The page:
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Scandal

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NEWS
August 8, 2000 | By David Goldstein and Jodi Enda, INQUIRER WASHINGTON BUREAU
Vice President Gore will make history today by tapping a Jewish senator, Joseph I. Lieberman of Connecticut, as his running mate. Democrats hope Lieberman's reputation for moral rectitude - including his condemnation of President Clinton's affair with Monica Lewinsky - will offset Gore's association with scandal. Gore called Lieberman to offer him the vice presidential slot yesterday afternoon, hours after Gore's campaign put out word of the selection. Before ending their call, the Southern Baptist vice president and the Orthodox Jewish senator prayed together.
NEWS
July 13, 2004
I'M SORRY TO hear that Cardinal Bevilacqua is sick, but I have no sympathy for him. He wasn't sick when the priest sexual-abuse scandal broke. He wasn't sick when the attorneys the diocese hired played hardball with the victims and their families. He wasn't sick when the coverups were going on. He wants to claim that the grand jury is disrespecting him, but what about the victims and their families who were disrespected by diocesan attorneys, and who were lied to - what about them?
NEWS
April 25, 2012 | ASSOCIATED PRESS
WASHINGTON - Three more Secret Service employees have been forced out of the government, bringing to nine the number of people who have lost their jobs in the prostitution scandal roiling the agency. Two employees have resigned and a third is having his national-security clearance revoked, the Secret Service said Tuesday. The employee whose clearance is being revoked can appeal the decision. Rep. Peter King, R-N.Y., chairman of the House Homeland Security Committee, said one of the resigning agents stayed at the Hilton Hotel in Cartagena, Colombia, where Obama stayed for the Summit of Americas.
NEWS
December 14, 1986 | From Inquirer Wire Services
So what are we to call this emerging scandal? How about "Iranamok"? Or "Contradeceptive"? Or maybe "the Swiss Connection"? While Washington goes about the serious business of sorting out who did what and who knew what in the matter of U.S. arms sales to Iran, through Israel, with some of the payments diverted to Nicaraguan rebels, known as contras, by way of a Swiss bank account, a lot of less-serious folks are struggling to come up with...
NEWS
July 7, 2011 | Associated Press
LONDON - Britain's phone-hacking scandal intensified yesterday as the scope of tabloid intrusion into private voice mails became clearer: Murder victims. Terror victims. Film stars. Sports figures. Politicians. The royal family's entourage. Almost no one, it seems, was safe from a tabloid determined to beat its rivals, whatever it took. The focal point is the News of the World - now facing a spreading advertising boycott - and the top executives of its parent companies: Rebekah Brooks, former News of the World editor who is now chief executive of News International, and her boss, media potentate Rupert Murdoch.
NEWS
August 8, 1999 | By Dick Polman, INQUIRER STAFF WRITER
Yup, they're all here, indelibly etched in black and white, quaint artifacts pulled from a time capsule, images plucked from an bygone era of bushy sideburns, rotary phones, bell-bottom jeans, electric typewriters, and smoke-choked rooms. Start with Richard Nixon, the star of this Smithsonian Institution photo exhibit, the President who announced 25 years ago tonight that he was resigning his office. He's up there on the museum wall in all his fading glory - scowling, pacing, cajoling, stalking along a rainswept beach with bodyguards.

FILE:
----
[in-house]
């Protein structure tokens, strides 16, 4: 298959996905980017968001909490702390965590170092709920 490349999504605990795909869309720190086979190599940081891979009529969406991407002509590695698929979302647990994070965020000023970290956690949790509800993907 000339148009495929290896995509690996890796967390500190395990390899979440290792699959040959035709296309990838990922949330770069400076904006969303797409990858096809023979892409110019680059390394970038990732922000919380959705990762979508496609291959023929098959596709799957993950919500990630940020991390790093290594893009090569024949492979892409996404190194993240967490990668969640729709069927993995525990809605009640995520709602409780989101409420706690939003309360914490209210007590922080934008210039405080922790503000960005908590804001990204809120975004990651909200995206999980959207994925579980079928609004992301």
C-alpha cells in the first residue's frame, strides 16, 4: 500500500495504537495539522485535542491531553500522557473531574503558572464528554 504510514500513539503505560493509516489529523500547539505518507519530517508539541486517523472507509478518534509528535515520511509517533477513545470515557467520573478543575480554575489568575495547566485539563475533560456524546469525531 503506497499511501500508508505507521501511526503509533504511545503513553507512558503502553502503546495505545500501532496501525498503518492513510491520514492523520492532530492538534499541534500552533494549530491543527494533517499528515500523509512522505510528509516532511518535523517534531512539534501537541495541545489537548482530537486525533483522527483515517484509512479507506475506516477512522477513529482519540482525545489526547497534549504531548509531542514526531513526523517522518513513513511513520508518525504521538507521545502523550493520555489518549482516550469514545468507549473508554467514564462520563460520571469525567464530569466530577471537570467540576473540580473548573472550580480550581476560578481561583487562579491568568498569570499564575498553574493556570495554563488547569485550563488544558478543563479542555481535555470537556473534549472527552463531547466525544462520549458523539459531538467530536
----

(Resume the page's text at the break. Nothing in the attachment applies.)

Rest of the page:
NEWS
December 7, 1986 | By Robert S. Boyd, Inquirer Washington Bureau
There was an almost audible sigh of relief from Republicans last week when President Reagan came down from his California mountaintop and, as he phrased it, put "the machinery in place" to "restore complete confidence" in his shaken administration. Party leaders interviewed around the country expressed fervent hope that the worst of the Iran arms-sale crisis was past - a hope mixed with an uneasy uncertainty that such is really the case. As if in a chorus, almost all of them said "it's too early to tell" what the long-term impact of the crisis will be on the party or the 1988 presidential election.
SPORTS
November 15, 1999 | THE INQUIRER STAFF
The U.S. Olympic Committee directed more than $60,000 to support sports in Africa and the Mideast in hopes of currying favor for Salt Lake City's bid for the 2002 Winter Olympics, yesterday's Los Angeles Times reported. The newspaper said it obtained an internal USOC report which revealed that the USOC underwrote training costs and supplies for athletes and coaches from Sudan, Mali, Uganda and Turkey to help Salt Lake City win the 2002 Games. The USOC spent thousands of dollars on equipment such as basketballs and even gave out "pocket money" - $150 a month to each of three Sudanese athletes and a coach for four months in 1995, according to the report, which was said to give the most detailed account to date of the USOC's role in the worst corruption scandal in the history of the Olympic movement.
NEWS
April 7, 1987 | By Jeffrey K. Hadden and Anson Shupe
It is difficult to imagine how anything good could come out of the scandals that have rocked religious broadcasting in recent weeks. In the shadow of all the fun humorists and skeptical columnists have had at the expense of some of the stars of the electric church, the woes of religious broadcasters are no laughing matter. Three national public opinion polls conducted last week point to anger and disillusionment with the video vicarage. Those televangelists most directly involved are most badly damaged.
NEWS
July 13, 2004 | By William Safire
All our July chin-pulling about polls and veeps and CIA missteps has little to do with November's election, which will be decided by unforeseeable events. Instead, let's counter-program, to examine a political corruption story beginning to gain traction that will reach warp speed in hearings and headlines next spring. At least eight official investigations have begun into the largest financial rip-off in history: preliminary estimates from the GAO point to $10 billion skimmed or kicked back or otherwise stolen in the United Nations dealings with Saddam Hussein.